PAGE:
Replacement Cost vs Actual Cash Value Replacement Cost: This coverage pays the cost of replacing your property without deducting for depreciation. Actual Cash Value (ACV): Insurance pays the cost of damaged property after deducting for depreciation. EXAMPLE: You paid $2, 000 for a computer five years ago. ACV would pay only its current value, maybe about $500. 6

Commercial Auto Insurance n What It Protects Against: w Liability. w No-fault Medical Payments.

Commercial Auto Insurance n What It Protects Against: w Liability. w No-fault Medical Payments. w Uninsured/Underinsured Motorists. w Collision. w Comprehensive Physical Damage. Almost every business needs it, even companies that don’t own autos --- because you may want this protection on non-owned vehicles for liability coverage. REMINDER: Insurance pays for legal defense costs. 7

Business Interruption Coverage n Covers operating expenses and compensates for lost income after a

Business Interruption Coverage n Covers operating expenses and compensates for lost income after a temporary closure due to a covered loss. n It typically requires direct physical damage to the property. w Contingent Business Interruption Coverage: Compensates for certain losses you may have if a main customer or supplier was impacted. 8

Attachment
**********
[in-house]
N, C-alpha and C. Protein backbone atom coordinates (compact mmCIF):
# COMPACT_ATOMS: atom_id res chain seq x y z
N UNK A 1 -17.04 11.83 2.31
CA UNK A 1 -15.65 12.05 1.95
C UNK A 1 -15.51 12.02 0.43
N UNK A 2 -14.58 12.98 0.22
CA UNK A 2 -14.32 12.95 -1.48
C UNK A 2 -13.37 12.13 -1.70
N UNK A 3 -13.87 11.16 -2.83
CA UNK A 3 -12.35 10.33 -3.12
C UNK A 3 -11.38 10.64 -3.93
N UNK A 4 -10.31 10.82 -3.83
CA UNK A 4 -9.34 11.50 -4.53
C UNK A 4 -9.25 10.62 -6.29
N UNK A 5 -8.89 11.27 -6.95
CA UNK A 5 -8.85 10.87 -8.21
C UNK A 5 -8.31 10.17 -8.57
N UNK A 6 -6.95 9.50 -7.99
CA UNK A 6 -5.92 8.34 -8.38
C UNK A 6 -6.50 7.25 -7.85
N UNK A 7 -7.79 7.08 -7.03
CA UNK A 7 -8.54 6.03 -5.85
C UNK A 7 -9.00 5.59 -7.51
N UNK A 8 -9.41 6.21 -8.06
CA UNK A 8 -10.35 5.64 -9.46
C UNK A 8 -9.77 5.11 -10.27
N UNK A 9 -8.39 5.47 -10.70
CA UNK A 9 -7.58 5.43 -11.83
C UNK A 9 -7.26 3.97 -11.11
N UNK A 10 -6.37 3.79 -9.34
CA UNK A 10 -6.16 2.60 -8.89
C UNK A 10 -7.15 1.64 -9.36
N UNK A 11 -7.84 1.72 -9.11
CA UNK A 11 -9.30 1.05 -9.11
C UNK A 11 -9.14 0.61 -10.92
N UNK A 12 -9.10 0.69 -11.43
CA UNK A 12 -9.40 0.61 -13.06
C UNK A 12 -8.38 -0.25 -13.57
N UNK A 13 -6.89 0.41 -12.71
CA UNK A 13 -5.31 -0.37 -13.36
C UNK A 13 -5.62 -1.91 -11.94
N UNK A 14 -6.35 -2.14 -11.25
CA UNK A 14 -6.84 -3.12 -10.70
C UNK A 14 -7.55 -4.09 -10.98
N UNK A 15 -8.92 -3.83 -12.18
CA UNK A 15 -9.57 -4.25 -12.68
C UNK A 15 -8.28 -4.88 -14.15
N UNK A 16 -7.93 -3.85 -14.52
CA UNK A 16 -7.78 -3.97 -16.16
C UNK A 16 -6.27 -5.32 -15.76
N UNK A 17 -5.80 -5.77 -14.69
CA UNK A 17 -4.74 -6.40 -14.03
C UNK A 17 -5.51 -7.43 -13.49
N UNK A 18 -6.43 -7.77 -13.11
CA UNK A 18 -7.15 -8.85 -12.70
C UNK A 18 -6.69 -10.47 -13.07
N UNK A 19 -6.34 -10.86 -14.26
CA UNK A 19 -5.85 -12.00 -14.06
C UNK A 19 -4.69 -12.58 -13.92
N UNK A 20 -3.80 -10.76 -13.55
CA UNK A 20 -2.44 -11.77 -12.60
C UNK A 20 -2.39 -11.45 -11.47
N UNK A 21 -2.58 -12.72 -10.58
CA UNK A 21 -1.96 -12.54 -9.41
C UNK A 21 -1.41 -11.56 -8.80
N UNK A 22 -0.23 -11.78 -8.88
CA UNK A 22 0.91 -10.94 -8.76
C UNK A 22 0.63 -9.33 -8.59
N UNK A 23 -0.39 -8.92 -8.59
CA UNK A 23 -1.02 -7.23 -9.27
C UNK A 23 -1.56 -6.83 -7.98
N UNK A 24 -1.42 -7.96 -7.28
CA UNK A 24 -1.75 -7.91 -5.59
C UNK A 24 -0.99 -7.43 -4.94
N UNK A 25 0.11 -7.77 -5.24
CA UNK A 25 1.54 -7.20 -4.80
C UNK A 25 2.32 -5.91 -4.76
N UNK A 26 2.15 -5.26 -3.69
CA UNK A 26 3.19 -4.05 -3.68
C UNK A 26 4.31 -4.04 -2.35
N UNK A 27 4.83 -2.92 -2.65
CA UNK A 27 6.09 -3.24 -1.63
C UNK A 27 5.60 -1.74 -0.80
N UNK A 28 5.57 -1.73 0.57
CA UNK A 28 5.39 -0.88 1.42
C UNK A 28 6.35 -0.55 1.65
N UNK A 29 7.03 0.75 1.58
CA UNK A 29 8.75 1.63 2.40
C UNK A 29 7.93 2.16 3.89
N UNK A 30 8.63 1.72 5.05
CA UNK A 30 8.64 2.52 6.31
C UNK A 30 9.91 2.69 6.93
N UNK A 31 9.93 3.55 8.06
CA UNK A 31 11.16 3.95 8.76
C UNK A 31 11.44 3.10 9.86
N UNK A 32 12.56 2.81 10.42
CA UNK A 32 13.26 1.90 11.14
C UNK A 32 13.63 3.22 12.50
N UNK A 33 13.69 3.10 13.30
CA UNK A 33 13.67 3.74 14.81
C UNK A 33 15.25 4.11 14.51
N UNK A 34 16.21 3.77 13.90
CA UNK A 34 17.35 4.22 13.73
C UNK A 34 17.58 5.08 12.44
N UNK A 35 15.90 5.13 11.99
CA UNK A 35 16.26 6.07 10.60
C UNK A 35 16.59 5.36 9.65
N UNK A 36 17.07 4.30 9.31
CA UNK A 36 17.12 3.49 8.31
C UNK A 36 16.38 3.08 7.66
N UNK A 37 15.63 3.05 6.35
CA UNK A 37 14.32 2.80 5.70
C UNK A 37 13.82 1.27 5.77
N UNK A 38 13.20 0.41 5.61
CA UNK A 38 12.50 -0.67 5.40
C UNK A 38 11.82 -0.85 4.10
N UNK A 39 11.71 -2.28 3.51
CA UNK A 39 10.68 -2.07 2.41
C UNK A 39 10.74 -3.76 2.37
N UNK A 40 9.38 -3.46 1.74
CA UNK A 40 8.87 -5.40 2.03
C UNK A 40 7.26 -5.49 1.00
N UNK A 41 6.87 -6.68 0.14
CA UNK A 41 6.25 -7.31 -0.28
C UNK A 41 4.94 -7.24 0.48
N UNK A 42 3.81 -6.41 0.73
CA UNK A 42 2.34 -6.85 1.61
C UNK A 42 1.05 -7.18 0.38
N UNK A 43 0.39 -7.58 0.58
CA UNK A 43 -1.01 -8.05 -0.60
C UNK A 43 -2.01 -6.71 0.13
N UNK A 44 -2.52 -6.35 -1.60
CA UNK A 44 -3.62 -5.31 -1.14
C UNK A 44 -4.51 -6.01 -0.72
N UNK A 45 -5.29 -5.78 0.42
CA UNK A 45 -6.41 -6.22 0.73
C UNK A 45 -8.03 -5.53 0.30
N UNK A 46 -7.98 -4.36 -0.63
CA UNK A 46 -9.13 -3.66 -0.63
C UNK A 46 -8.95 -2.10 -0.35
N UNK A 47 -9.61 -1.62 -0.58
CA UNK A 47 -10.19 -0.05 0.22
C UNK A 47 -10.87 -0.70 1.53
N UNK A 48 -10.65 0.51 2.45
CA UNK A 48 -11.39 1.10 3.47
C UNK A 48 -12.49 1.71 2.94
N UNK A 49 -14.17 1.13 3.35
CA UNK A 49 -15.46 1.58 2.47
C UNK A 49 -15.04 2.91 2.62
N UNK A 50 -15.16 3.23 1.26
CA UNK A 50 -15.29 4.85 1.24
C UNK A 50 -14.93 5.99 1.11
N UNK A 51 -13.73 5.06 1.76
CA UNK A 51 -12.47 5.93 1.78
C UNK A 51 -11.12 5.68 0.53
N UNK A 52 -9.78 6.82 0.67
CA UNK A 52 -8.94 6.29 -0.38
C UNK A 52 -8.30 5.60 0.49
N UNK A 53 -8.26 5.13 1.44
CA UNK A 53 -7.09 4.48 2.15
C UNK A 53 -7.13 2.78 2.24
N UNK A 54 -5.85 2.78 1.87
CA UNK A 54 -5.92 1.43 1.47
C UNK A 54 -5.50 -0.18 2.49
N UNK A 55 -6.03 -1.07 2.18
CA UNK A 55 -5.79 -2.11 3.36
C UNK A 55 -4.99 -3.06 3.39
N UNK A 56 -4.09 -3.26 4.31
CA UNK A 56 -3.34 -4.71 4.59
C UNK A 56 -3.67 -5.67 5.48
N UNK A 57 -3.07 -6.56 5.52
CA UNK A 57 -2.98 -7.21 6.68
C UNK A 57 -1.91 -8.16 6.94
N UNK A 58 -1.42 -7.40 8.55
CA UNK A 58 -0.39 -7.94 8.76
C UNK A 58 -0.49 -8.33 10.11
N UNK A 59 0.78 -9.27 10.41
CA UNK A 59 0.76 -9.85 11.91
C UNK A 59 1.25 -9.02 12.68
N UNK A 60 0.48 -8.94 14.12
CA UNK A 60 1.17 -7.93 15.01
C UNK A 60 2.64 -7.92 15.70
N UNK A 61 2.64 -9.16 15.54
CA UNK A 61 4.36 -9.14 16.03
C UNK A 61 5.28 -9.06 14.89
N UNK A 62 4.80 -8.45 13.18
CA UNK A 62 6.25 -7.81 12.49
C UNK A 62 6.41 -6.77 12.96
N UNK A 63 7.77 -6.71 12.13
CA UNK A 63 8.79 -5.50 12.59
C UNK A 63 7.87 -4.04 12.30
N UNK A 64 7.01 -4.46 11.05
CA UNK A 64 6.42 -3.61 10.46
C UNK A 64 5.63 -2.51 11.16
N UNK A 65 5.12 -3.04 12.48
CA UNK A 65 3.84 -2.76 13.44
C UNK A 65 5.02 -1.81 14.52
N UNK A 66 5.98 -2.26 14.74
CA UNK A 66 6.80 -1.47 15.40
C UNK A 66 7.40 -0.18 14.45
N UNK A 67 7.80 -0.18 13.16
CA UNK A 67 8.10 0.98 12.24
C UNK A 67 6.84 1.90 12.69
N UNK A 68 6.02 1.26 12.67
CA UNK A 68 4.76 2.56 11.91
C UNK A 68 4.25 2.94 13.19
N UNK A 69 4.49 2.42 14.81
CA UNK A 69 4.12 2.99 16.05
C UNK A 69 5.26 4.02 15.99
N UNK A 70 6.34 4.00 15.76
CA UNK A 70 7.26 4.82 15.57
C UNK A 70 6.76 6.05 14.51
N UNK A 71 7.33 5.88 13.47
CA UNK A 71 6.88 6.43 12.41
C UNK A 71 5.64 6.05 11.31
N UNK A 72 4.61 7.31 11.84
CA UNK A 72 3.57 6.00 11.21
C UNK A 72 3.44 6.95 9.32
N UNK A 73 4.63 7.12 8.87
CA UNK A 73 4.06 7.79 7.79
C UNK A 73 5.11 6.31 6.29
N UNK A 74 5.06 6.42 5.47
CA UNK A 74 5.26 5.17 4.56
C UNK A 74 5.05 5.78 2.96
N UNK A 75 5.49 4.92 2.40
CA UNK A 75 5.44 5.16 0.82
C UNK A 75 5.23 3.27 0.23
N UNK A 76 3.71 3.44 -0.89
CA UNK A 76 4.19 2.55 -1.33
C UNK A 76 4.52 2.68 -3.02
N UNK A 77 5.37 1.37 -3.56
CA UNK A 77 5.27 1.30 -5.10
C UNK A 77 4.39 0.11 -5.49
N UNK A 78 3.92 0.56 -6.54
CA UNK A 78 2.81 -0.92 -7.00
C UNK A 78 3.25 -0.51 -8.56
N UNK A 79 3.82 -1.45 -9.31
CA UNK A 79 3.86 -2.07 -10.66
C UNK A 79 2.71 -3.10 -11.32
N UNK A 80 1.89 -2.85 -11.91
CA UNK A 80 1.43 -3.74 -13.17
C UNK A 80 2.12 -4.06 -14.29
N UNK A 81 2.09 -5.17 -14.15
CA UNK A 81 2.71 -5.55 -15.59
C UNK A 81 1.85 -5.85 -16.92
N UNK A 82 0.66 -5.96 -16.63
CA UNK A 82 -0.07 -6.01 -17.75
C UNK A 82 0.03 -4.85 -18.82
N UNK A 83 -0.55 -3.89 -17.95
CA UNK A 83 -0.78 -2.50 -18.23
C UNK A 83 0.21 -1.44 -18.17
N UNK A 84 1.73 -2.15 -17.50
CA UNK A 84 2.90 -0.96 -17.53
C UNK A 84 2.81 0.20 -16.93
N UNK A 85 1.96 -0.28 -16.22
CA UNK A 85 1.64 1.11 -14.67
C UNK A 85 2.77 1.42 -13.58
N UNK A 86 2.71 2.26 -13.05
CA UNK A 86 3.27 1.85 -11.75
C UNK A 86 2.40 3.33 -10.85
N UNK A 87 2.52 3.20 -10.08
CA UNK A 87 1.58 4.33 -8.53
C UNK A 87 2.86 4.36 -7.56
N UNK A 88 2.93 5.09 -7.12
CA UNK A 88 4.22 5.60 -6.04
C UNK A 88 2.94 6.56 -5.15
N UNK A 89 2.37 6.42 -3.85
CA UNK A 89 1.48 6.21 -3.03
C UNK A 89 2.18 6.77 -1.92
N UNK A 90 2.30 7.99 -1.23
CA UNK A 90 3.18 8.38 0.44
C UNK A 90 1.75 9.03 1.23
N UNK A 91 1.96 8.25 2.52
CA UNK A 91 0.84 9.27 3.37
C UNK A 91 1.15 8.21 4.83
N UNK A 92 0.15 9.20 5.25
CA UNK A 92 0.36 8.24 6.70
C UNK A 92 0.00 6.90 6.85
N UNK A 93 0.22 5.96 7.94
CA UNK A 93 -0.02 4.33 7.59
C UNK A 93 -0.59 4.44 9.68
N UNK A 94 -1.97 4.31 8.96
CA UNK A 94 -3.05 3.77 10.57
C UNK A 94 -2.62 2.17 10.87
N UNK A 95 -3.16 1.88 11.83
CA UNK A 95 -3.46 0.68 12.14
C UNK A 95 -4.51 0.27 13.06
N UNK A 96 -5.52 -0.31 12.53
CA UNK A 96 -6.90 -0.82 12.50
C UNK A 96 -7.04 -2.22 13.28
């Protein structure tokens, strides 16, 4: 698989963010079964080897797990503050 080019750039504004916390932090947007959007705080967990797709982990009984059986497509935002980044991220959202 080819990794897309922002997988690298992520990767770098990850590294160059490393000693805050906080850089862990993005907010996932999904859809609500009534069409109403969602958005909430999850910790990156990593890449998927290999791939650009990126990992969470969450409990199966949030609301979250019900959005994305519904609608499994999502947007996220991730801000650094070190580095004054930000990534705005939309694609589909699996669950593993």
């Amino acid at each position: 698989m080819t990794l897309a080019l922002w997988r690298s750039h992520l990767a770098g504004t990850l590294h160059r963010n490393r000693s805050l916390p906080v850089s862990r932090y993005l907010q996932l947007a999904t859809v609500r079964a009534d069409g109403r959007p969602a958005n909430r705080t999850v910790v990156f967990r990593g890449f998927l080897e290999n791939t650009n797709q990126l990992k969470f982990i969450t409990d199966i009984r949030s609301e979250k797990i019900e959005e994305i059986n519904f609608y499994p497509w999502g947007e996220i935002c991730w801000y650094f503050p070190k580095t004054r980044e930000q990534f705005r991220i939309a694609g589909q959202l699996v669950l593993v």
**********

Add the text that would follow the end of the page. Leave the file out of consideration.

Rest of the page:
Contingent Business Interruption Chain Rule Physical Damage or Loss To Supplier, Customer, Dependent Property

Contingent Business Interruption Chain Rule Physical Damage or Loss To Supplier, Customer, Dependent Property Of the Type Covered For a Defined Indemnity Period Which Causes an Interruption Insured Loss

Liability Insurance: Professional & Product n General Liability: Offers basic protection against accidents and

Liability Insurance: Professional & Product n General Liability: Offers basic protection against accidents and injuries; also protects against product liability. n Product Liability: Protects against costs of judgements, settlements and legal fees arising from damages or alleged damages caused by a faulty or defective product. w Manufacturer, seller and even the wholesaler may need it. n Professional Liability: Protects against the financial effects of professions such as engineers, lawyers, accountants, financial advisers, etc. 10

Key Person Insurance n Life and disability coverage on key individuals. n Amount of

Key Person Insurance n Life and disability coverage on key individuals. n Amount of coverage depends on the individual’s worth to the business or organization. w A review of the employee’s responsibilities can help determine the amount. n Costs are based on the same factors that apply to anyone seeking such coverage, i. e. , age, height/weight, medical history. n The business owns the policy, pays the premiums and is the beneficiary. 11